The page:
Photo 1: This self-seeded colony is on a rocky, south slope in a wooded area. Photo – March 1.

Plants consist of a vertical, underground stem (no aboveground stem) that produces long-descending roots (to ca 6 inches) along its lower portion and new leaves and flowers from the crown. Stems of mature plants may divide, producing several crowns. Stems lengthen over the years––a large plant might have a stem 2 inches deep and ¼ inch wide, with numerous, bumpy leaf scars from dropped-leaves. Down-pull of the roots maintains the stem’s vertical orientation with the crown at the soil surface.

Photo 2: Vertical underground stems, with bumpy leaf scars, may branch (see plant at center of photo). White roots are mostly along lower portion of the stem. Photo – January 26.

New leaves, first appearing in mid-winter, are rolled-up along their midrib. Initially ascending, they spread wide in summer and hug the ground in winter. Leaves are largest and most numerous during flowering when plants may be 2 inches tall and 4 inches wide. Plants may have up to 10 leaves per crown. A pair of short-lived, well-hidden lanceolate stipules, with fimbriate margins, occurs at the base of new leaves.

Photo 3: New leaves, initially rolled-up along their midribs (see at center of photo and to left), have a basal pair of lanceolate stipules with fimbriate margins. This plant has two developing flowers (pink) which are protected by a pair of lanceolate bracts (also pink). Photo – January 26.
Photo 4: The underground stem of this plant divided, producing two crowns. Leaves and flowers originate from the crowns. Basal fimbriate stipules can be seen at the base of several leaves. Photo – January 26.

Leaf blades are extremely variable, especially as the growing season progresses: in outline, from reniform to orbiculate to ovate-elliptic, and in size to 3 inches long and 2 inches wide, narrowly decurrent on petioles to 4 inches long. Blade color on the upper surface varies from medium green to bluish green; the lower surface is lighter. Venation also varies in color from green to purplish. Leaf pubescence is distinctive: blades are villous, with dense, short hairs on both surfaces, the hairs longer on the upper surface and along the margins. Leaves feel slightly soft and have a sheen in certain lighting. Margins may be entire (uncut), but are typically minutely serrate to crenate from petiole to apex. Leaves that survive through winter die as spring leaves develop.

Photo 5: Upper and lower surfaces of leaf blades and petioles (except for petiole grooves) are densely villous. Photo – January 12.
Photo 6: Veins are purplish and highlighted by dark green borders. Margins are serrate to crenate. A pubescent sheen can be seen on several leaves. Larger leaves are ovate. Photo – March 31.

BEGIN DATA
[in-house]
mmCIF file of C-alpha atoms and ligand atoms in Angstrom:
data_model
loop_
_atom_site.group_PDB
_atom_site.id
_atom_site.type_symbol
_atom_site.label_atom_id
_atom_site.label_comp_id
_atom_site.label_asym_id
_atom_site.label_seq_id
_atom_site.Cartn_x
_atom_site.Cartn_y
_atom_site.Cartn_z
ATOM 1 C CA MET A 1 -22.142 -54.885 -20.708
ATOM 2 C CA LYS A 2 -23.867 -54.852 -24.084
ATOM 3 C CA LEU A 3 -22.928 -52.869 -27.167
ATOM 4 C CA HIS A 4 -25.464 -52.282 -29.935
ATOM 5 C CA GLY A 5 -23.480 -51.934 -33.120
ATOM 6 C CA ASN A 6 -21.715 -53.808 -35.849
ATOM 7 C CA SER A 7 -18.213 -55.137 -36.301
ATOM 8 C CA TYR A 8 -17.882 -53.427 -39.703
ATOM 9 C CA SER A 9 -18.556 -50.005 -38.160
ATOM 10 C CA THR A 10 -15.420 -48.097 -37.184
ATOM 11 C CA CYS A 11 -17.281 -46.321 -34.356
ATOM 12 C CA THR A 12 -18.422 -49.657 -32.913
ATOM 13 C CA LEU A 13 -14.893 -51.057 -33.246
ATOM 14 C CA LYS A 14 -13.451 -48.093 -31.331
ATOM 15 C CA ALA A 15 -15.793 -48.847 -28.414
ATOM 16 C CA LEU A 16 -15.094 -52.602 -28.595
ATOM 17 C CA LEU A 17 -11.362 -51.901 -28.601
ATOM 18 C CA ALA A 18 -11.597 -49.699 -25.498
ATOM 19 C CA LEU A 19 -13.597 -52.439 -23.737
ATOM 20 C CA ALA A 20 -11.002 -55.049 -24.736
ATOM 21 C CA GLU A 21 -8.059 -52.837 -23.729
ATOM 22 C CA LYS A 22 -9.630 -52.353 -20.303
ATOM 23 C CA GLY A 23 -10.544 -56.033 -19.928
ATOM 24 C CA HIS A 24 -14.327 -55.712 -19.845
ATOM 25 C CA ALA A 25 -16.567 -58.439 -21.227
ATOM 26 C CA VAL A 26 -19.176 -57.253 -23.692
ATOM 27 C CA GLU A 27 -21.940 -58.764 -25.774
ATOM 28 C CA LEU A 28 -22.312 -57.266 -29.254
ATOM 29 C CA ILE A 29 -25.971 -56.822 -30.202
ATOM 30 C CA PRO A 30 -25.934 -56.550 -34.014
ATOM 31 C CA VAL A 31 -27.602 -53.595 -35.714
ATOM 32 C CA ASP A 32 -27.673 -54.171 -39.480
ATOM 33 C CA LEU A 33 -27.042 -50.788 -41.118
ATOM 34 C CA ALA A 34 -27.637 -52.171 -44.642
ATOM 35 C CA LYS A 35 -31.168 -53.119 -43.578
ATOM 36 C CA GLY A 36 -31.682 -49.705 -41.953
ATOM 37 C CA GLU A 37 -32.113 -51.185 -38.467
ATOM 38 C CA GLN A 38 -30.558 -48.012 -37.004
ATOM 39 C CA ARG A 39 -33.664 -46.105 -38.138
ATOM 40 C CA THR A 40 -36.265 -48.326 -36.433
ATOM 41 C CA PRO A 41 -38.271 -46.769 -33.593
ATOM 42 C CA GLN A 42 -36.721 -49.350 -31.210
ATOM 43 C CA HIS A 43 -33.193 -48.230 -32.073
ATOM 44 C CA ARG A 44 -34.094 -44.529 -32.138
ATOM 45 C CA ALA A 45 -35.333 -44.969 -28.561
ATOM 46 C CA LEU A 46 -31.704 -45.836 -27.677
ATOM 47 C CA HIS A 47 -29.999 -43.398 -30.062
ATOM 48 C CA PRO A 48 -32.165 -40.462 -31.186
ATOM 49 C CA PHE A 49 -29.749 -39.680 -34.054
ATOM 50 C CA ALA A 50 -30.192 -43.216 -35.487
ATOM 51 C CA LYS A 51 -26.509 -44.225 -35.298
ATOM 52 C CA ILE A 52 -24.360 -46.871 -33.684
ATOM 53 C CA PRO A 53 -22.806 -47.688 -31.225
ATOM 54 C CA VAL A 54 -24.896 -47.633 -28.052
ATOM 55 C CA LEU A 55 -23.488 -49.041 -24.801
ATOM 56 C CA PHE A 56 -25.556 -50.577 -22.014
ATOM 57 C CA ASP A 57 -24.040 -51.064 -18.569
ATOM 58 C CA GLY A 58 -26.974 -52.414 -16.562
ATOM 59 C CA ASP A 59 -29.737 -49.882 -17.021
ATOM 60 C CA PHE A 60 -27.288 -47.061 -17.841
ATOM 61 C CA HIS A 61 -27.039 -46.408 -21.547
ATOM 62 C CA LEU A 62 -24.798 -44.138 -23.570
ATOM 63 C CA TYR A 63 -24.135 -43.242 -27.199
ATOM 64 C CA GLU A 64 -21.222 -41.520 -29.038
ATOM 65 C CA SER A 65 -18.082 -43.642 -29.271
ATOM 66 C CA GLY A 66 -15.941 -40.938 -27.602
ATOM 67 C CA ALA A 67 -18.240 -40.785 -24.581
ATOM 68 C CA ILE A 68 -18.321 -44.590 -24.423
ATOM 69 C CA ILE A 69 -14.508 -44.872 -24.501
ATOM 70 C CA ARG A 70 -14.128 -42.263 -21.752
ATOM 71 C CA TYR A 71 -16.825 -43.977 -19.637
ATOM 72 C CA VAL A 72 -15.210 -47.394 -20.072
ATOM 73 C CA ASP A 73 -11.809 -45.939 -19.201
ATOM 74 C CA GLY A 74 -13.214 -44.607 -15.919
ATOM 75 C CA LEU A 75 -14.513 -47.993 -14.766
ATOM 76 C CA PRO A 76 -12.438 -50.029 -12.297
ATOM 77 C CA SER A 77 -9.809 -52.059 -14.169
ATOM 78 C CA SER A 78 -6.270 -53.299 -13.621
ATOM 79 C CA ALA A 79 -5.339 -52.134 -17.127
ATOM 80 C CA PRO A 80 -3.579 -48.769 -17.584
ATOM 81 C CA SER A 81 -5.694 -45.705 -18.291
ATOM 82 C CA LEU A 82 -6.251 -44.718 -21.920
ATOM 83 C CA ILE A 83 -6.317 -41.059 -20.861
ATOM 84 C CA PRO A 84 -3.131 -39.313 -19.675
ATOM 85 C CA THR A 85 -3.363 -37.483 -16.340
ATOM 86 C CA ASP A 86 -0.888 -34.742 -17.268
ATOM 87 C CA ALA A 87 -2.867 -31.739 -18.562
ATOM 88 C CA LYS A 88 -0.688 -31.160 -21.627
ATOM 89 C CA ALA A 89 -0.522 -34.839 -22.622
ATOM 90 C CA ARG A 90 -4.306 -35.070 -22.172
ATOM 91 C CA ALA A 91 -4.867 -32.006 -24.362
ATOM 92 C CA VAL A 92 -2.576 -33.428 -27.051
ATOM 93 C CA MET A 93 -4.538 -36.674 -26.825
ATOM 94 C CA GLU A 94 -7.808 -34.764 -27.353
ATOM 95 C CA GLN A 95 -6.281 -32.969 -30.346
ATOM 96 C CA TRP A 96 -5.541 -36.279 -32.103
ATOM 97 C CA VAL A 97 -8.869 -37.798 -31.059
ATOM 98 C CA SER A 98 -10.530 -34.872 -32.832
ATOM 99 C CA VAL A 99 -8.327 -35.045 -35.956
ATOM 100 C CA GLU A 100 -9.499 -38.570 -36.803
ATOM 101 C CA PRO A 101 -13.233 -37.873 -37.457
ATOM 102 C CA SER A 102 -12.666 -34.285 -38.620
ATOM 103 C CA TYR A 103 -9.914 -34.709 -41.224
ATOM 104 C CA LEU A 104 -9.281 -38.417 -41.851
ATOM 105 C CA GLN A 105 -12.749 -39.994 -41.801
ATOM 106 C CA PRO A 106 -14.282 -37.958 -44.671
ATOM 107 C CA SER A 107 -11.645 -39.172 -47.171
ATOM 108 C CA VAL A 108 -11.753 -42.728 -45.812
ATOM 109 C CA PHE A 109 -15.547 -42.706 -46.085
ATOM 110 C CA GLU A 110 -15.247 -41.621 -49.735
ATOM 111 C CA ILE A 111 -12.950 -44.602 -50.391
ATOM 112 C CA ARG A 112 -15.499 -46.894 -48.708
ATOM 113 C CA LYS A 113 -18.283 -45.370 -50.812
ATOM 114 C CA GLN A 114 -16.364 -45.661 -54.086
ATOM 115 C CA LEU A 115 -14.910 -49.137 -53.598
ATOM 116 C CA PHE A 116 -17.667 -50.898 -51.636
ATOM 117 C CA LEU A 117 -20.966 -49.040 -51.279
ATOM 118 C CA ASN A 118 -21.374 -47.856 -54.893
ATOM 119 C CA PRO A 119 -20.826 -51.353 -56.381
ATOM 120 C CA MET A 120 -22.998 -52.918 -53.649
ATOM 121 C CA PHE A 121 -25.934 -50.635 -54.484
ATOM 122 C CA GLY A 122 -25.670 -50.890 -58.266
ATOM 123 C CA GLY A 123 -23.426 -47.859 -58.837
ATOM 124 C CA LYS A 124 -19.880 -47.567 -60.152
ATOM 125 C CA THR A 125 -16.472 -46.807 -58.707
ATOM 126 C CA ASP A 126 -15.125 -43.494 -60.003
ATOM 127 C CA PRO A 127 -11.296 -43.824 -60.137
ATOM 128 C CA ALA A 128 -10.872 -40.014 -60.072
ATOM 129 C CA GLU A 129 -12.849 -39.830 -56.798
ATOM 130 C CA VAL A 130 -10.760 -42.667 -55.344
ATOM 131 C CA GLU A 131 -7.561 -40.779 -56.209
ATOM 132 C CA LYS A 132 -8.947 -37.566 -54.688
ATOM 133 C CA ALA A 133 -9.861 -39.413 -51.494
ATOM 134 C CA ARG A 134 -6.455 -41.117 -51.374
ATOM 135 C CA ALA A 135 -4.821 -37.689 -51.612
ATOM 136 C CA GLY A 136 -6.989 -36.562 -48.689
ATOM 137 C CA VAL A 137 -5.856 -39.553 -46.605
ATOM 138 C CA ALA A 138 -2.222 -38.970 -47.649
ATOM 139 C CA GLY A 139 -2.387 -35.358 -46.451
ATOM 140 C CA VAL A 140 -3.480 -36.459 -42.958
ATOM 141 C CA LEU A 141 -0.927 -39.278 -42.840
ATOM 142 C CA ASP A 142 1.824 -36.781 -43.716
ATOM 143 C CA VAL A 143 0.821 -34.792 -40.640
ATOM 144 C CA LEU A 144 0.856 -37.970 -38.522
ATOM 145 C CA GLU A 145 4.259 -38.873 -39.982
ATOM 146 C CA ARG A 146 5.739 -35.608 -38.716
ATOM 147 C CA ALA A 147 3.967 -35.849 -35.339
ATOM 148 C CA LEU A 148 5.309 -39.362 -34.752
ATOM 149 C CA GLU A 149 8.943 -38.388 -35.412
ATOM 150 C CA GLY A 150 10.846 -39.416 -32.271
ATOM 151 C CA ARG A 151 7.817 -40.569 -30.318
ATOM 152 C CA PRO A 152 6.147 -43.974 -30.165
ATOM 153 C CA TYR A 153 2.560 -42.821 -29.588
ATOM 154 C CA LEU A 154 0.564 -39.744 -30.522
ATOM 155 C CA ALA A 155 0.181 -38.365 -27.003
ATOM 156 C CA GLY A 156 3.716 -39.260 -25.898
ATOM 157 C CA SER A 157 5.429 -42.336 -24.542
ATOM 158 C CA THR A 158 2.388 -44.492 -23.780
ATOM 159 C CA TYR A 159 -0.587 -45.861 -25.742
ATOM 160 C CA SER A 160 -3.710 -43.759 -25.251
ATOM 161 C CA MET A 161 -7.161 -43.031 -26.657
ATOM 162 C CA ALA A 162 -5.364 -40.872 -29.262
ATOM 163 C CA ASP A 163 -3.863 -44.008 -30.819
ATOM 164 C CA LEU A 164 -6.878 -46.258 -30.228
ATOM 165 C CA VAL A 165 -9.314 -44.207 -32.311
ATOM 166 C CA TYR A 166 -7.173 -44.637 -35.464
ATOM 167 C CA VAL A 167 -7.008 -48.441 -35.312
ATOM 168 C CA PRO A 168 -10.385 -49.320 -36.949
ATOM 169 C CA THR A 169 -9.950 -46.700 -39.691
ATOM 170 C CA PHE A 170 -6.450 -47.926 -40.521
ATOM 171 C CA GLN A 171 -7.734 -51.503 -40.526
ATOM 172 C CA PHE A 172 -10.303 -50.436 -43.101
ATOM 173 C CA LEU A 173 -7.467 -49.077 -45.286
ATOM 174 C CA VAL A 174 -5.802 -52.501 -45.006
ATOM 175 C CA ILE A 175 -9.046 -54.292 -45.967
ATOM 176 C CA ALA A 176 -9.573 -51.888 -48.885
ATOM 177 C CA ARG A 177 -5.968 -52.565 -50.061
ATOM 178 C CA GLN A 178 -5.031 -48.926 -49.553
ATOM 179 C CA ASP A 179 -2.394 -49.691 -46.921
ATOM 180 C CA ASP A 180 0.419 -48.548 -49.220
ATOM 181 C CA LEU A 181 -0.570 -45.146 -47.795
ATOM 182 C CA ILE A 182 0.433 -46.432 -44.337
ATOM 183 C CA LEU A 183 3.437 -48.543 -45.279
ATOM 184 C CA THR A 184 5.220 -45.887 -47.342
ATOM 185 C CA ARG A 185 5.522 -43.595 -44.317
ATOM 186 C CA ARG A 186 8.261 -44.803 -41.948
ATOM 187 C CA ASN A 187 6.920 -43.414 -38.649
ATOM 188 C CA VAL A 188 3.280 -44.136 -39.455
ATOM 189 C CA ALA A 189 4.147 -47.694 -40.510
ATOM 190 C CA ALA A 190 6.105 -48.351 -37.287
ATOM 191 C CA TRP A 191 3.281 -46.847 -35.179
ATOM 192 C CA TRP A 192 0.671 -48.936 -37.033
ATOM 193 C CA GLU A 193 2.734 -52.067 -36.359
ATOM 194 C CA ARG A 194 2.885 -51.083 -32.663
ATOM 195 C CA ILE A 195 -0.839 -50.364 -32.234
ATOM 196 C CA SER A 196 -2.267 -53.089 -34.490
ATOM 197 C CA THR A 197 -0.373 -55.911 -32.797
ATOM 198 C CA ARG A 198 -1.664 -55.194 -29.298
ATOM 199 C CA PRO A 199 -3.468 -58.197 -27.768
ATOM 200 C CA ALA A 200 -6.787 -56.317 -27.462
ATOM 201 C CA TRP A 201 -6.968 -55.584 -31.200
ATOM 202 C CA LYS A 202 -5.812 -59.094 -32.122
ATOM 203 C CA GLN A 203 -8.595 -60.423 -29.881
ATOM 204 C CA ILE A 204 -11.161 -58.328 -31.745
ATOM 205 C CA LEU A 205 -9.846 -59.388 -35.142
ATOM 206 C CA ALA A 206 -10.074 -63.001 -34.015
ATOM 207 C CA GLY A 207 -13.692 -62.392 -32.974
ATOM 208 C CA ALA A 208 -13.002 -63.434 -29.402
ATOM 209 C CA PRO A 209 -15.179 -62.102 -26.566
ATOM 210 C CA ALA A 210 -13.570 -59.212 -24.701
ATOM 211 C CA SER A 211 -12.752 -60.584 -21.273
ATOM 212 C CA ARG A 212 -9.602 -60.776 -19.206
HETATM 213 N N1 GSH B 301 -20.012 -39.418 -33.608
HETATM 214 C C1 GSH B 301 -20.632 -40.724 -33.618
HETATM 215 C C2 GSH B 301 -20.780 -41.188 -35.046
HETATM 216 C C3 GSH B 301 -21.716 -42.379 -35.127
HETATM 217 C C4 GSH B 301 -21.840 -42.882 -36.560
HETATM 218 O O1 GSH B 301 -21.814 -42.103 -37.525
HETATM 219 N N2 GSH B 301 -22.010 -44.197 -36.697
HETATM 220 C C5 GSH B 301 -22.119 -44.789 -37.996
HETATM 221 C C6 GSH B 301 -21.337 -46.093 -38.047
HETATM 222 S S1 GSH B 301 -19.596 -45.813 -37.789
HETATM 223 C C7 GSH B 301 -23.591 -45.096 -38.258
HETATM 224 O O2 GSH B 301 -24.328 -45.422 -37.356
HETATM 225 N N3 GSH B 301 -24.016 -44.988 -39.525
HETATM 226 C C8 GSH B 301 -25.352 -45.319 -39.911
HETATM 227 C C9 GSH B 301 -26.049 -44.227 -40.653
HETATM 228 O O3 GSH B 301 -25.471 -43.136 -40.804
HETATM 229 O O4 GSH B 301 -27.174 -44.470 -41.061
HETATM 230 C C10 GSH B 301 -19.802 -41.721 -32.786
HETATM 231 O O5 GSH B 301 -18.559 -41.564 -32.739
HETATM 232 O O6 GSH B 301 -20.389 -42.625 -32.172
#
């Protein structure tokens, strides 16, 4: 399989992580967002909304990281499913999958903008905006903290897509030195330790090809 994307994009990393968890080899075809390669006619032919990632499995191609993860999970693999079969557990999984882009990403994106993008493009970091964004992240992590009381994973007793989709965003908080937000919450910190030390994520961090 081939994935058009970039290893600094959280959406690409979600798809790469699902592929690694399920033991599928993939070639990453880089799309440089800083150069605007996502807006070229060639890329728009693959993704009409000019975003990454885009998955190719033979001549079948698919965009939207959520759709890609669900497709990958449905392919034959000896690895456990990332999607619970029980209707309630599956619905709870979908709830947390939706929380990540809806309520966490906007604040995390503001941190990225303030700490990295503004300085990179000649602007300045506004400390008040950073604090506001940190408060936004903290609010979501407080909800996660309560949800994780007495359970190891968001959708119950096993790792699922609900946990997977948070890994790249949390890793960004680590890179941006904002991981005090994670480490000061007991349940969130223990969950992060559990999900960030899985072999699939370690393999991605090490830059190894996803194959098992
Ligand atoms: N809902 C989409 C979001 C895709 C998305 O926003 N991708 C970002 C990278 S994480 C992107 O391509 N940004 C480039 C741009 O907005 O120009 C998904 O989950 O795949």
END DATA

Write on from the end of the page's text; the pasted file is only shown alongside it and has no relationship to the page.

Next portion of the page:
The inflorescence of solitary, showy, cross-pollinated flowers appears in March and April. The calyx comprises 5 lanceolate, pubescent sepals with earlike auricles at their base. The corollas measure to ⅝ inch wide and ¾ inch long and are similar in structure to all of Arkansas’ Viola species, comprising 5 lavender to violet-blue petals: an upper pair of back-flared petals, 2 down-tilted lateral petals, and a projecting lower lip petal that serves as a landing pad for bumble bees and other pollinators. The upper four petals are oblanceolate while the lip is elongate-oval, all with rounded apex and attenuate base. The main veins of the lower three petals are dark violet into the throat, prominently so on the lip. In addition, the lower three petals are bearded at the throat with a tangle of long hairs concentrated on the lip. At its junction with the flower stalk, the lip petal forms a bulbous nectar pouch or spur that projects backward––a hallmark of the distinctive Viola flower.

Photo 7: Orientation of the upper and lateral petals seen in side view (lip mostly hidden). The white nectar pouch of the lip petal projects behind the flower stalk. Leaves at lower right are those of Violet Wood Sorrel.

Five stamens with short filaments, pale flattened anthers, and prominent orange anther appendages tightly encircle the style below the knobby stigma. The lowermost pair of filaments bear blade-like nectaries that are inserted into the nectar pouch. The pistil comprises 3 carpels united to form an ovary with a single chamber and 3 parietal placentas––the ovules are attached to the ovary wall rather than to a central axis.

Photo 8: The densely pubescent flower stalks are bent to position flowers downward. Main veins of the lower three petals are highlighted in dark violet. With new leaves maturing, overwintered leaves soon die. Photo – March 7.
Photo 9: As seen from top of flower, the style with a knobby stigma is exserted from the encircling orange anther appendages. Lower three petals are bearded. Photo – March 29.